At least 250 top government officials begin the 11th Annual Leadership Retreat today during which they will discuss ‘accountable governance’ as a key approach for the implementation of the country’s second Economic Development and Poverty Reduction Strategy (EDPRSII).
For three days, under the guidance of President Paul Kagame, members of Cabinet, ambassadors, governors, mayors, heads of key government agencies, senior members of the legislature and judiciary, and representatives of the private sector, will be behind closed doors at RDF Combat Training Centre, Gabiro, in Eastern Province.
A statement from the Government Communications office indicates that this year’s retreat is expected to provide an opportunity for the leaders to talk about their accountability to the people, reflect on the country’s progress and forge common solutions that will ensure improved delivery of services to Rwandans.
“The retreat will discuss the role of education, governance, and private sector as key to achieving EDPRS2 and Vision 2020. The interactive discussions will begin with panels discussing improving the quality of basic education, improving planning, coordination and service delivery as well as mechanisms to accelerate private sector growth,” the release said.
There was a sense of excitement as leaders carried their luggage and boarded buses yesterday from the Prime Minister’s office in Kigali to head to Gabiro.
For Dr Charles Murigande, the Rwandan ambassador to Japan, the retreat is good platfor to assess what government has been doing for a year and the most pressing issues to work on in the future.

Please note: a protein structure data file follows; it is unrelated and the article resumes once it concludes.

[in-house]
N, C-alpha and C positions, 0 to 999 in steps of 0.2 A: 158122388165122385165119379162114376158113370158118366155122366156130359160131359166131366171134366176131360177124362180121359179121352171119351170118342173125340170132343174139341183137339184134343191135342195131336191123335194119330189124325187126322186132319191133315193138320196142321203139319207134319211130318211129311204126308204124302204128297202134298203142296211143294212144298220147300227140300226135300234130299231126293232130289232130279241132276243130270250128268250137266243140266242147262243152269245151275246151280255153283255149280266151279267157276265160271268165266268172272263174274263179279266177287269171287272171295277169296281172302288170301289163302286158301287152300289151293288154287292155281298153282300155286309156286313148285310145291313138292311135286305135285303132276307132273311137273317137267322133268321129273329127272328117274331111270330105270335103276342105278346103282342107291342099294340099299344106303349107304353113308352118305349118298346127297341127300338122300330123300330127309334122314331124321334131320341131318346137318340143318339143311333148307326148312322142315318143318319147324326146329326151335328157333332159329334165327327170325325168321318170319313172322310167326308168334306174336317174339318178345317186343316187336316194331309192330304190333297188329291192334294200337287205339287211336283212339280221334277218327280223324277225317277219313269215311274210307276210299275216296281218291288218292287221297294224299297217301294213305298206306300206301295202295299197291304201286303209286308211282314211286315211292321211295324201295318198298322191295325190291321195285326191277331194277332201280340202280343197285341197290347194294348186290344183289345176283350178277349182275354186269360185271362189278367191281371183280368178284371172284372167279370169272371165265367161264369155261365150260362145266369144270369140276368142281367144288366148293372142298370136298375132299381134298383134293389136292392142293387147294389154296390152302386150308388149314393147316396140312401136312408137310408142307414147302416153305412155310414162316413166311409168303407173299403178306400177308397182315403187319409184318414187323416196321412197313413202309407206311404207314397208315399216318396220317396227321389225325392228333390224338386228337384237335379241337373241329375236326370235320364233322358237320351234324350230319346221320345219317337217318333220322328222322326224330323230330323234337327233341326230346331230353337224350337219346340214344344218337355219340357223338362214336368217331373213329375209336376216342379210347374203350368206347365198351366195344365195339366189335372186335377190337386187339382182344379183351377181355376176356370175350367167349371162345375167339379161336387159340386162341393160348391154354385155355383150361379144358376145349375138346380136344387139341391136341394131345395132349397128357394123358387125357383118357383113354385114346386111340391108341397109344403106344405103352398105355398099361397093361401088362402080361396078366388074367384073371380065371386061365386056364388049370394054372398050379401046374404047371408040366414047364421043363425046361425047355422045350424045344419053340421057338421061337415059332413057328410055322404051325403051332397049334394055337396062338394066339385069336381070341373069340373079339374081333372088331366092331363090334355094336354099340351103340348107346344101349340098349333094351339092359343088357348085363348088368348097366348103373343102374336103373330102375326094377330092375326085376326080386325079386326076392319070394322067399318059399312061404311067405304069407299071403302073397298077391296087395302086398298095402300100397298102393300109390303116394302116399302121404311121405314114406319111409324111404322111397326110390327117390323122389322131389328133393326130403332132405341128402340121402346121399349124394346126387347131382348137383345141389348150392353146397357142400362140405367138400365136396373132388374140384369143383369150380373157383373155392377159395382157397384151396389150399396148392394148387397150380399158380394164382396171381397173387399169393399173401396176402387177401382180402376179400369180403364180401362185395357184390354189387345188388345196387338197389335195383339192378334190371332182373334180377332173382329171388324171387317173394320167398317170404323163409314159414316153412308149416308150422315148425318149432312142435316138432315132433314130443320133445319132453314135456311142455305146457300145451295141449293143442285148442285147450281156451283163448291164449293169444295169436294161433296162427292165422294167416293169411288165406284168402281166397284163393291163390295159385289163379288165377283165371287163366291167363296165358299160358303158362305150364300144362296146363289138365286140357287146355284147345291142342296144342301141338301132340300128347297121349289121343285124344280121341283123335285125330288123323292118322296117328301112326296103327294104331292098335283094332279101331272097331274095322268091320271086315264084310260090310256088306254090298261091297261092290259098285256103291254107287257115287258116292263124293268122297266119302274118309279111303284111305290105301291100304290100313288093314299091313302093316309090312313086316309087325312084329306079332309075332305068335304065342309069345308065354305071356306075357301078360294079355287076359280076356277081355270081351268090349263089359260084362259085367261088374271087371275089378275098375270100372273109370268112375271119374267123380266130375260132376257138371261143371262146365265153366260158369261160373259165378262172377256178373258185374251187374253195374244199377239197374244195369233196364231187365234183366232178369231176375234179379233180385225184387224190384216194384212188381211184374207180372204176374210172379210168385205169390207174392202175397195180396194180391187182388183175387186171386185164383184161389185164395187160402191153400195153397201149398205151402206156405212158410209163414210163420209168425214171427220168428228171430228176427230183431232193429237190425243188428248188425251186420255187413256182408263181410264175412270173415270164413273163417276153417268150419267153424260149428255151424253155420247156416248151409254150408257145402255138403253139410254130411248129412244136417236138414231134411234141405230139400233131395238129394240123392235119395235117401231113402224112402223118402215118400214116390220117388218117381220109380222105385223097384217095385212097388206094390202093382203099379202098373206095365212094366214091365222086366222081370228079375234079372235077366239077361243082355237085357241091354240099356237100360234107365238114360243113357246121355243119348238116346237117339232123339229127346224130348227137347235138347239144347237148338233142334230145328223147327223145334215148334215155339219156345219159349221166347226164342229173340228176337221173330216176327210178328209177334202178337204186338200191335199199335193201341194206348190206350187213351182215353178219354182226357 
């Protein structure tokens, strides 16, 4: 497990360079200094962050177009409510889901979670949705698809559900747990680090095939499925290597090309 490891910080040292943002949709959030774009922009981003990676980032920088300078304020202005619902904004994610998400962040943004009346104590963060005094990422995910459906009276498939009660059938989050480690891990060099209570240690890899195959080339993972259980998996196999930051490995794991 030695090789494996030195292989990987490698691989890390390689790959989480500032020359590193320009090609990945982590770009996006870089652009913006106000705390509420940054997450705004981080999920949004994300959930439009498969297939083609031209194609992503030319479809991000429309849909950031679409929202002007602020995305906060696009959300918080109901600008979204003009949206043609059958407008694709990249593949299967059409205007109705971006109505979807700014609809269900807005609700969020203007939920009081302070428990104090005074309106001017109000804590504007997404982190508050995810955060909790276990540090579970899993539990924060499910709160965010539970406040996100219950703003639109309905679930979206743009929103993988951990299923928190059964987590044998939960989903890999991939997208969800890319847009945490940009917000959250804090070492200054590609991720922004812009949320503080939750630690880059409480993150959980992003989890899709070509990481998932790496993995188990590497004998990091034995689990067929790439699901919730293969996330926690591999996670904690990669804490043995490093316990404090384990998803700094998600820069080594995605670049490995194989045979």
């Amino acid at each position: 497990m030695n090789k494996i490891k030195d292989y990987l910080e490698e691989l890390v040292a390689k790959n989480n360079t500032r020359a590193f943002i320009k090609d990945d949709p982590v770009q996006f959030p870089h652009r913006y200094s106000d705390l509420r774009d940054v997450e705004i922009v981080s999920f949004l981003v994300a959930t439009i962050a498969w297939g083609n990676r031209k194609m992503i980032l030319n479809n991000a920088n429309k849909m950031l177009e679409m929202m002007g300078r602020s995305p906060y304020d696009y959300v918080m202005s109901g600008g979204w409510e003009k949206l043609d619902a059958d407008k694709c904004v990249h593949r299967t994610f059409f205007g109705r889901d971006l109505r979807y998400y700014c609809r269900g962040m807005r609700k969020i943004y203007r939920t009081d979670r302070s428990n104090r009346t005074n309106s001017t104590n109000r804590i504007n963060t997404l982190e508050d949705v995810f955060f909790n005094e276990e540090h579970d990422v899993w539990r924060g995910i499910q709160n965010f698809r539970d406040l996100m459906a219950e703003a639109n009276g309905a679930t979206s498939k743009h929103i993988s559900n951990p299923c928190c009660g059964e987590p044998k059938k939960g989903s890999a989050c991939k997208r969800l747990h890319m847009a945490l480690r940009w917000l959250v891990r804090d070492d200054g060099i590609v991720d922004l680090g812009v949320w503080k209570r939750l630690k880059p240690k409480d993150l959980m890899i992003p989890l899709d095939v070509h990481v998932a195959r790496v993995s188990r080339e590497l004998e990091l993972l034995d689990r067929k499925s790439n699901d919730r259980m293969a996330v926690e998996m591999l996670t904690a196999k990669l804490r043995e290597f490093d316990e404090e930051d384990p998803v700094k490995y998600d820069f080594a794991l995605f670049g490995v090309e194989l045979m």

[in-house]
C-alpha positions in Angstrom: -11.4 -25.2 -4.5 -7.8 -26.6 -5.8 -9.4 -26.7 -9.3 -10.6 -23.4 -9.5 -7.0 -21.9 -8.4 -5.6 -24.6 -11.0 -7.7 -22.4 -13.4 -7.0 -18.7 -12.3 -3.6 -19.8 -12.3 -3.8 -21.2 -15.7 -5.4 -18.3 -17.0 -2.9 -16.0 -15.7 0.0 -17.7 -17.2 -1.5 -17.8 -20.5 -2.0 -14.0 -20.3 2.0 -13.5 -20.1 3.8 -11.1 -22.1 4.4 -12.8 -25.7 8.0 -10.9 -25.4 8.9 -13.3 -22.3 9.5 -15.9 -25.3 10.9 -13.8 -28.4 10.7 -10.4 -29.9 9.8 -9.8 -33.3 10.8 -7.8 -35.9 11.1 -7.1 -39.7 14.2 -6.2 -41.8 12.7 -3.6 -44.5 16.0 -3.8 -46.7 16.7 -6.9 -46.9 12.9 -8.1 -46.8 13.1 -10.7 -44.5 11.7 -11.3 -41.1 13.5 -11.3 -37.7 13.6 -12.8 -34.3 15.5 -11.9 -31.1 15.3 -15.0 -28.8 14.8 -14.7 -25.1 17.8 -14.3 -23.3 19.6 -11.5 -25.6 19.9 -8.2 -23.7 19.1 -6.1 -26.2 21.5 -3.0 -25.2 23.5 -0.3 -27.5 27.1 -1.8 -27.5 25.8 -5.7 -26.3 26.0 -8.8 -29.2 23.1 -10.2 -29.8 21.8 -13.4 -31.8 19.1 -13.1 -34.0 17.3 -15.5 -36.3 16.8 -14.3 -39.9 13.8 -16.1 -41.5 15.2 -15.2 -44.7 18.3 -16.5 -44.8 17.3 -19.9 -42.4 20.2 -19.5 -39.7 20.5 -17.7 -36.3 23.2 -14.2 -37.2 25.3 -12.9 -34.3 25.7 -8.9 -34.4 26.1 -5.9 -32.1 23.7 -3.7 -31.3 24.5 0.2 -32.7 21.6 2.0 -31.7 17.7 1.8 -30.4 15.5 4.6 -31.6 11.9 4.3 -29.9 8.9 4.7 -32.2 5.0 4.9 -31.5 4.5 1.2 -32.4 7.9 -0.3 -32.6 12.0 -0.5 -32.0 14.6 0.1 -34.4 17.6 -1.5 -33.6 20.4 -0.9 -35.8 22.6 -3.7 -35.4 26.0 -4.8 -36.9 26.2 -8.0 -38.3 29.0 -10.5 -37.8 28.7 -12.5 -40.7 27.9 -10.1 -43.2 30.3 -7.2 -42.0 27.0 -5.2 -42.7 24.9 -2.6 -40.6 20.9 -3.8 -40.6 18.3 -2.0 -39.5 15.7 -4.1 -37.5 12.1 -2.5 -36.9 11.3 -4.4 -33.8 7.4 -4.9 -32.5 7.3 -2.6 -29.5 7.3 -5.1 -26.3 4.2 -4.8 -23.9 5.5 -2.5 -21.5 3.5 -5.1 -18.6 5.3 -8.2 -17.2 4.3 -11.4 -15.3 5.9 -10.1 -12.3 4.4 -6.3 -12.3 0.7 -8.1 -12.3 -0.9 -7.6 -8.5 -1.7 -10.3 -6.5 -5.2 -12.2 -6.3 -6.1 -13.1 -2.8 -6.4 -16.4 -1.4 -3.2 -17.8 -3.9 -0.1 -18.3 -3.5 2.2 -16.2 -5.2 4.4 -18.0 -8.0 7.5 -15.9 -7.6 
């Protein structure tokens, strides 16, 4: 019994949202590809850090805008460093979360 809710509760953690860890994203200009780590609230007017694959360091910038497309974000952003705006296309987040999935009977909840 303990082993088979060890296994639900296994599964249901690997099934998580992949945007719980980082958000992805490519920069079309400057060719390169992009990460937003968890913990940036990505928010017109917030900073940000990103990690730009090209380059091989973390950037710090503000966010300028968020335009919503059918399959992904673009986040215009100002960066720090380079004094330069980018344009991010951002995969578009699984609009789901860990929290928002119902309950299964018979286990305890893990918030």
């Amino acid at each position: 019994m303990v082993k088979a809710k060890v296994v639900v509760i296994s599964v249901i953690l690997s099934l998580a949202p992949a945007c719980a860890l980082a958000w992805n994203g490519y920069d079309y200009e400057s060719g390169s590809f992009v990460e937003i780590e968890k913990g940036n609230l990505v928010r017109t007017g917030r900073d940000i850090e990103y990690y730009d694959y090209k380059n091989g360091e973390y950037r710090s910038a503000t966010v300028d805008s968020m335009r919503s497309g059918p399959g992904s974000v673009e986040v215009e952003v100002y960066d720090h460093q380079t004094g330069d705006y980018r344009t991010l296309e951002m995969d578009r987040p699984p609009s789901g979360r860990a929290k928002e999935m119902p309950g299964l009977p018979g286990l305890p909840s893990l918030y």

“We can’t get all the answers for all the issues at once but we need to know and agree on what can be the priorities,” he told The New Times.
Under the EDPRS 2 (2013 to 2018), Rwanda targets 11.5 per cent annual growth rate with significant investments focusing around rural development, productivity, youth employment, and accountable governance, among other key pillars of the blueprint.
The plan is set to deliver the country to middle income economy, and this will require GDP per capita to increase from the current $644 to $1,240.
Dr Vincent Biruta, the minister for Education, said the retreat will also look into how to improve the quality of education because the sector is one of the most important for drivers of development.
“There are many issues in the education sector but let’s say that there are issues of quality. When we refer to quality we are referring to the learners themselves, the teachers, content, processes, environment, and how we will measure the outcomes of our education system,” he said.
MP Constance Mukayuhi Rwaka, the chairperson of the parliamentary Committee on National Budget and Patrimony, said most of the discussions will be about improving governance.
Last year’s retreat ended with renewed resolve to focus on improving the energy sector, transport services, urbanisation, and vocational and technical training to fast-track the country’s development in the next five years.